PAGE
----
What’s your take on the new rules for vintage vehicles?
The government has notified a standardised process for all states.
There was never any absolute clarity on the rules governing vintage vehicles in India. So, it makes perfect sense to straighten that out, isn’t it! Hence, this development. The Minister of Road Transport & Highways, Nitin Gadkari, has said that the registration process of vintage motor vehicles has been formalised. As per the press release, the main aim is to “preserve and promote the heritage of vintage vehicles”.
Vintage Cars Concourse
The first question is an obvious one – what vehicles qualify as vintage? Here’s the centre’s answer – all two- and four-wheelers at least 50 years old and maintained in their original form without any substantial overhaul. So, 50-year-old trucks or buses or any other vehicle with more than four wheels cannot be deemed vintage. Interesting.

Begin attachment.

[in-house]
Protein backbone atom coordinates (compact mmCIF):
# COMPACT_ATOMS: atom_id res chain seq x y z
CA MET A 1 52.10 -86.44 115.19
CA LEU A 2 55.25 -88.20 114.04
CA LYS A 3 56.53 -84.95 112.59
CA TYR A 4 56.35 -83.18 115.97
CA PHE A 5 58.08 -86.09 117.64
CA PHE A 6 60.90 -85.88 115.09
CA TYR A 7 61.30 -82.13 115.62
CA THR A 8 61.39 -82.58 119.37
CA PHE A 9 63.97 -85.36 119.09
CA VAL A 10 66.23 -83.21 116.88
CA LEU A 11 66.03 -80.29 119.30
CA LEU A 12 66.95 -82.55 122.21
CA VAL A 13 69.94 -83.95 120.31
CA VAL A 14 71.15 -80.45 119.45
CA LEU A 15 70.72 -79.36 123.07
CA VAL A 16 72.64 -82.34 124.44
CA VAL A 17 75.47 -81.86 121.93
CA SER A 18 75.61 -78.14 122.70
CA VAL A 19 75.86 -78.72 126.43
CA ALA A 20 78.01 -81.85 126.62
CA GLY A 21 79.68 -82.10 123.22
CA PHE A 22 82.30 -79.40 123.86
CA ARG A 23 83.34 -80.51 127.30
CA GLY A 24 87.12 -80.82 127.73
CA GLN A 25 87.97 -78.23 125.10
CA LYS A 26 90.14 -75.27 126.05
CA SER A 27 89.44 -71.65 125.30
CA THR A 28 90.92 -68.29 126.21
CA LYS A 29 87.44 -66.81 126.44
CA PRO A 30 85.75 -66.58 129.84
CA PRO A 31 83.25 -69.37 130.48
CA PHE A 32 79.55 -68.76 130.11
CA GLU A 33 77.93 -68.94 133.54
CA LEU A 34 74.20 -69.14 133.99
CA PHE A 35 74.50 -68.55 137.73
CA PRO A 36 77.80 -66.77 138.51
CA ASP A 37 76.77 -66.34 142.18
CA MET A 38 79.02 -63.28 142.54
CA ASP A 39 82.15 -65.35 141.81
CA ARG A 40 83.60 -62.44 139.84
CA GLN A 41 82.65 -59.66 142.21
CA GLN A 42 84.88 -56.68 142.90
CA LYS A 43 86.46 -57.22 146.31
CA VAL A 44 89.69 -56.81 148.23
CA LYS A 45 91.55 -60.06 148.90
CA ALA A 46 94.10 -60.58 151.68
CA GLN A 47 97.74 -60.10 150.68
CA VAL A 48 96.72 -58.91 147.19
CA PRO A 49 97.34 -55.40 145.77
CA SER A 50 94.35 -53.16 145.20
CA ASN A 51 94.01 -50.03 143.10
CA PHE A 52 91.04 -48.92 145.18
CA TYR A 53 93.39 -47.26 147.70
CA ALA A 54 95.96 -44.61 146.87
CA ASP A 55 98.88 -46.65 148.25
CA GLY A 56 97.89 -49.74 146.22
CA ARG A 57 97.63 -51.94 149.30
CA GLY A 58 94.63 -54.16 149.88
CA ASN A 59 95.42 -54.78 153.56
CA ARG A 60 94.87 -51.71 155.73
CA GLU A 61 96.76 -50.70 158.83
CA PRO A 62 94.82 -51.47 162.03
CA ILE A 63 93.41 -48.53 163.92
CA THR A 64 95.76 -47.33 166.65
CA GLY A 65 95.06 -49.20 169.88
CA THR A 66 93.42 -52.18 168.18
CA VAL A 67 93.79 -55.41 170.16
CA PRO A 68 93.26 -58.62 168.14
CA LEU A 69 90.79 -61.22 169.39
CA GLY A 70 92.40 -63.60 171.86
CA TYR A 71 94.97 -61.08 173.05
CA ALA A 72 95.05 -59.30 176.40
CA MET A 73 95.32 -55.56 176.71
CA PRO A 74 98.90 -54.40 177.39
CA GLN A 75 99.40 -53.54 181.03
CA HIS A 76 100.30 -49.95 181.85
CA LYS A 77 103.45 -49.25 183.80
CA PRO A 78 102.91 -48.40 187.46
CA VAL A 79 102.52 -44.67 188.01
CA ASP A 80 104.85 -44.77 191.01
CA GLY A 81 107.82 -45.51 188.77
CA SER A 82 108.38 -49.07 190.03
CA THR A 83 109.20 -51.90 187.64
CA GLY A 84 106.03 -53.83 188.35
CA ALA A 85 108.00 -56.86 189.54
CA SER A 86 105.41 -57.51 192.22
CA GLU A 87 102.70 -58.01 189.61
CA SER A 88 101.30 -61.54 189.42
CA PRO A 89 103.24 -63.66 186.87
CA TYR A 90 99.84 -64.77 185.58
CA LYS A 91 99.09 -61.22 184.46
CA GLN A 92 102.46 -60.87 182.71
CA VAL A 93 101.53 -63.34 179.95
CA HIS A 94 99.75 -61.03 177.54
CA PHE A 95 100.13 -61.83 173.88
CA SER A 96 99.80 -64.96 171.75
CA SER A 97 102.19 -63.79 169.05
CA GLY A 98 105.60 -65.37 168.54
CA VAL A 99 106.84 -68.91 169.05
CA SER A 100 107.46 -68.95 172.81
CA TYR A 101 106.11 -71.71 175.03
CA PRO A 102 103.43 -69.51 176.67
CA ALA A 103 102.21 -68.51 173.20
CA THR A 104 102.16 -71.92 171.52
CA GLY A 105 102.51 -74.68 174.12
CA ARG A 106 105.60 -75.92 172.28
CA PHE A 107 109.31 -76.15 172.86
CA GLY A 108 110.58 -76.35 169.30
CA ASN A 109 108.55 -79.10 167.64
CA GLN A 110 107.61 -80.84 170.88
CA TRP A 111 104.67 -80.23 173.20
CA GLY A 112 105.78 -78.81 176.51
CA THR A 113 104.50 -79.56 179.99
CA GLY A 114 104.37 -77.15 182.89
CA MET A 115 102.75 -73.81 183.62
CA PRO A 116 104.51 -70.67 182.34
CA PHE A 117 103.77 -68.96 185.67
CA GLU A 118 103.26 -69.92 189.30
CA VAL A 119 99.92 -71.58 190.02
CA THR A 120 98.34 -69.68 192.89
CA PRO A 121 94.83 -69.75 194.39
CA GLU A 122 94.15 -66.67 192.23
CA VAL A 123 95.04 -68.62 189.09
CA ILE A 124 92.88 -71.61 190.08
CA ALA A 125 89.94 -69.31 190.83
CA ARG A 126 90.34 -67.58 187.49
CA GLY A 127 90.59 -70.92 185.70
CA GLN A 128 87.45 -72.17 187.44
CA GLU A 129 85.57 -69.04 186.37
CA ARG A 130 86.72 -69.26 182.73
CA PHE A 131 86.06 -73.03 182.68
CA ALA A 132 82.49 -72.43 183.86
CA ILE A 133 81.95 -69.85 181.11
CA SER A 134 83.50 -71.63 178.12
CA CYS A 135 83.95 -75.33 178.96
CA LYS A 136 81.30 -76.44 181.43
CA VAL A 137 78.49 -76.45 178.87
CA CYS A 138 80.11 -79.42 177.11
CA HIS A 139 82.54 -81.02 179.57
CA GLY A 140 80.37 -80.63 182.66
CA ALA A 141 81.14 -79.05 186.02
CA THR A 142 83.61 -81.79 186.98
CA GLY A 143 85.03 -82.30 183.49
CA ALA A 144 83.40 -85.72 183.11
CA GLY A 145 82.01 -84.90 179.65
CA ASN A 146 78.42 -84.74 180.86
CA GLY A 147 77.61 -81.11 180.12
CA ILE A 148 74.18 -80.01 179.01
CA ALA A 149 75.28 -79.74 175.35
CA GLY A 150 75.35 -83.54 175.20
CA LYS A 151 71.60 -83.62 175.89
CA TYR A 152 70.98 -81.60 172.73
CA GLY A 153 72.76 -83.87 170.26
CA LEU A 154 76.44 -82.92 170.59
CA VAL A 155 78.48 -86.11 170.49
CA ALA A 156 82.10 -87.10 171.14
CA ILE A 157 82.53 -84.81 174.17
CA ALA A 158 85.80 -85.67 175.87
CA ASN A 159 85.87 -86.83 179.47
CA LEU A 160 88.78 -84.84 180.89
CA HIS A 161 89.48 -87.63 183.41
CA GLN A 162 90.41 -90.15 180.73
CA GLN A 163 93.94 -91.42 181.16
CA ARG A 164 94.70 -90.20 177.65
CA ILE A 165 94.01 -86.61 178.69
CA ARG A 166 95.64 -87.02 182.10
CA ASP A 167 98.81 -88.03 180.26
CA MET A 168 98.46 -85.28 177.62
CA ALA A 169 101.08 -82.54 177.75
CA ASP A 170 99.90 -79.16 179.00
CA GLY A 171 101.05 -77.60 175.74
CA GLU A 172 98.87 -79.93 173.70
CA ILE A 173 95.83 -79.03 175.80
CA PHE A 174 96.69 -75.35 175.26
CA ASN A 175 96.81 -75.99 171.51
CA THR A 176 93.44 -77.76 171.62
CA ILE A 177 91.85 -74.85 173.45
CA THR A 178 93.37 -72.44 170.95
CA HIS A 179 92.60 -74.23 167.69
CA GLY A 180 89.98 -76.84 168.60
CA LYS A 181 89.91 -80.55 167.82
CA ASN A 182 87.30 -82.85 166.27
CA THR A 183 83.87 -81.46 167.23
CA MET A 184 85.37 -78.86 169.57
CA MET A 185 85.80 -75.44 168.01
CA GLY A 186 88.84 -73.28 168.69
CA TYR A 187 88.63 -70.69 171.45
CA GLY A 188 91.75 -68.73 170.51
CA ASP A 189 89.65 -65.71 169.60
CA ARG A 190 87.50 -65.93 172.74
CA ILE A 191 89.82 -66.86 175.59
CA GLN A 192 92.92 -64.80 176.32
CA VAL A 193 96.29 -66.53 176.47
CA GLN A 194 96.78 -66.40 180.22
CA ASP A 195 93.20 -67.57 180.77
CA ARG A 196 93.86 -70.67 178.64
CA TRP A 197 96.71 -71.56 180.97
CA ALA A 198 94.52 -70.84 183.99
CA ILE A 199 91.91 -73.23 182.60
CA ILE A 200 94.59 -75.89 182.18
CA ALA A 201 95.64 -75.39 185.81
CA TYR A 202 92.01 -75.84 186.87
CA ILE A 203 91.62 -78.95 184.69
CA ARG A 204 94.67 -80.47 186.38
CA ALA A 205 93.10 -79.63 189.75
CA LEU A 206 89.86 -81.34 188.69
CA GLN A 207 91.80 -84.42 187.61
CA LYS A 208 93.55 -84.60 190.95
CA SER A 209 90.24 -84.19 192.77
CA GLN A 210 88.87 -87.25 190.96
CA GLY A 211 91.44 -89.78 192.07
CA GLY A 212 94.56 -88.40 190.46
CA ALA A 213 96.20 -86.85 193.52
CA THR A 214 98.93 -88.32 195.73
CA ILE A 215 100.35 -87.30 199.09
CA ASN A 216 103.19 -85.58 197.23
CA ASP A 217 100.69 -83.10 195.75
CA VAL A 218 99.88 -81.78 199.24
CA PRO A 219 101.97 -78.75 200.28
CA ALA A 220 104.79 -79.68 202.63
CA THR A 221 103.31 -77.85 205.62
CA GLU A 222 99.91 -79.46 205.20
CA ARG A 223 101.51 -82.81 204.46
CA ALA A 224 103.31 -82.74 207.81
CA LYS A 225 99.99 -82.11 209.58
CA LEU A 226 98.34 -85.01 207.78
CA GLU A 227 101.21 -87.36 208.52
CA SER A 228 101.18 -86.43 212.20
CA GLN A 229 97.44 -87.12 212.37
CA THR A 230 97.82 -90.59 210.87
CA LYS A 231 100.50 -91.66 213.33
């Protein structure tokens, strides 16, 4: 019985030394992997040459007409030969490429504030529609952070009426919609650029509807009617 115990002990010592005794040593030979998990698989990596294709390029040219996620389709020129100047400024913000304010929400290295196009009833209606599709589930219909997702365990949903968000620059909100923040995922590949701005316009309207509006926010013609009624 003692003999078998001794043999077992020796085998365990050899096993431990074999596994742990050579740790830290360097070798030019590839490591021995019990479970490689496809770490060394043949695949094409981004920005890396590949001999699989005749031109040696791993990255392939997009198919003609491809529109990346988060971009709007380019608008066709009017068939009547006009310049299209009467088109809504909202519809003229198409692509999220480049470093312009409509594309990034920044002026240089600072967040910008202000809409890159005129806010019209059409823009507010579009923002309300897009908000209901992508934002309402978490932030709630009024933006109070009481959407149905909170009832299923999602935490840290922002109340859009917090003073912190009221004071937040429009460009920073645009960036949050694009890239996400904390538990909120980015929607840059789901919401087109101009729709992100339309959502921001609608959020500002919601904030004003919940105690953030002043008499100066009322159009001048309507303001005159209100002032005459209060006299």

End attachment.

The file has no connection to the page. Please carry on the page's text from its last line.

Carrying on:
And, what is the registration process? First, there’s an application form that the owners will have to fill and accompany that with a valid insurance policy. Alongside, pay the new registration fees – Rs 20,000 – or Rs 5,000 for re-registration. In the case of imported vehicles, the bill of entry must be submitted. And, for a vehicle that was previously registered in India, the old Registration Certificate needs to be presented.
Vintage Cars Concourse
Once the documentation is complete, the State Registering Authority shall issue a Registration Certificate within 60 days. What about the registration number? Vehicles that already have one can retain them. For a new registration, however, a new format has been devised. Those vehicles will get a number in this format – “XX VA YY ****”. The ‘VA’ stands for vintage. The ‘XX’ denotes a state code, for example, PB – Punjab, KA – Karnataka, MH – Maharashtra, etc. ‘YY’ is a two-letter series, while the four asterisks will be a number between 0001 and 9999.
So, you might wonder, what’s with the captivating headline? That’s for the final rule defined for vintage vehicles – they are not allowed to be driven on roads for regular and commercial purposes. If that’s the case, what’s the point of standardising the registration process? Or am I missing something here?
Thank you, Yash Agarwal for these neat photographs.